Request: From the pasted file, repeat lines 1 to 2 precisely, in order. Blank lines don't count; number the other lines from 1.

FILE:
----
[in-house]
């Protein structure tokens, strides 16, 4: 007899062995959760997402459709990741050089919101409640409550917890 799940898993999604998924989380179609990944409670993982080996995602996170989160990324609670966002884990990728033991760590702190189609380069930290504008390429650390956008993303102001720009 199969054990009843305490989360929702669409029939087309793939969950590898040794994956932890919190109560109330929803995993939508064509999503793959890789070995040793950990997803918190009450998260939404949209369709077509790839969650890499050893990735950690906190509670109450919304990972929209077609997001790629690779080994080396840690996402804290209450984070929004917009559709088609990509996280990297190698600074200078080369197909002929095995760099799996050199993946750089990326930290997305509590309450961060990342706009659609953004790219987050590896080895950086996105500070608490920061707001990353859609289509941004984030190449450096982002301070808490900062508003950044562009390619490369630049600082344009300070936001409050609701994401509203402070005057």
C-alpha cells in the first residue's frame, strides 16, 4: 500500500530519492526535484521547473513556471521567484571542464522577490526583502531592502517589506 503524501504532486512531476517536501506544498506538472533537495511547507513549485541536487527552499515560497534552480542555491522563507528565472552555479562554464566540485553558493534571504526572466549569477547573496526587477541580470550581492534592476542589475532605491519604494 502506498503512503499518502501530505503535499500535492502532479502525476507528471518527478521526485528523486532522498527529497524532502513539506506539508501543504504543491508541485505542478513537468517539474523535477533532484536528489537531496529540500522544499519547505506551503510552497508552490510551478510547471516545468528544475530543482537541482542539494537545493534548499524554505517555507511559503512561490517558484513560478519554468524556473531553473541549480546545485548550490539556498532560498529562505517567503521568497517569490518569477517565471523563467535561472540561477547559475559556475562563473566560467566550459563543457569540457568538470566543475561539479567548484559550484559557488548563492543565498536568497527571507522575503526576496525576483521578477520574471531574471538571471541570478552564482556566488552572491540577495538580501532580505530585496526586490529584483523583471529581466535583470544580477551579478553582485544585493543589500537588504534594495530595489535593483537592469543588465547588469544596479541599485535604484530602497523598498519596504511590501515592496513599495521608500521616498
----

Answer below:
[in-house]
């Protein structure tokens, strides 16, 4: 007899062995959760997402459709990741050089919101409640409550917890 799940898993999604998924989380179609990944409670993982080996995602996170989160990324609670966002884990990728033991760590702190189609380069930290504008390429650390956008993303102001720009 199969054990009843305490989360929702669409029939087309793939969950590898040794994956932890919190109560109330929803995993939508064509999503793959890789070995040793950990997803918190009450998260939404949209369709077509790839969650890499050893990735950690906190509670109450919304990972929209077609997001790629690779080994080396840690996402804290209450984070929004917009559709088609990509996280990297190698600074200078080369197909002929095995760099799996050199993946750089990326930290997305509590309450961060990342706009659609953004790219987050590896080895950086996105500070608490920061707001990353859609289509941004984030190449450096982002301070808490900062508003950044562009390619490369630049600082344009300070936001409050609701994401509203402070005057």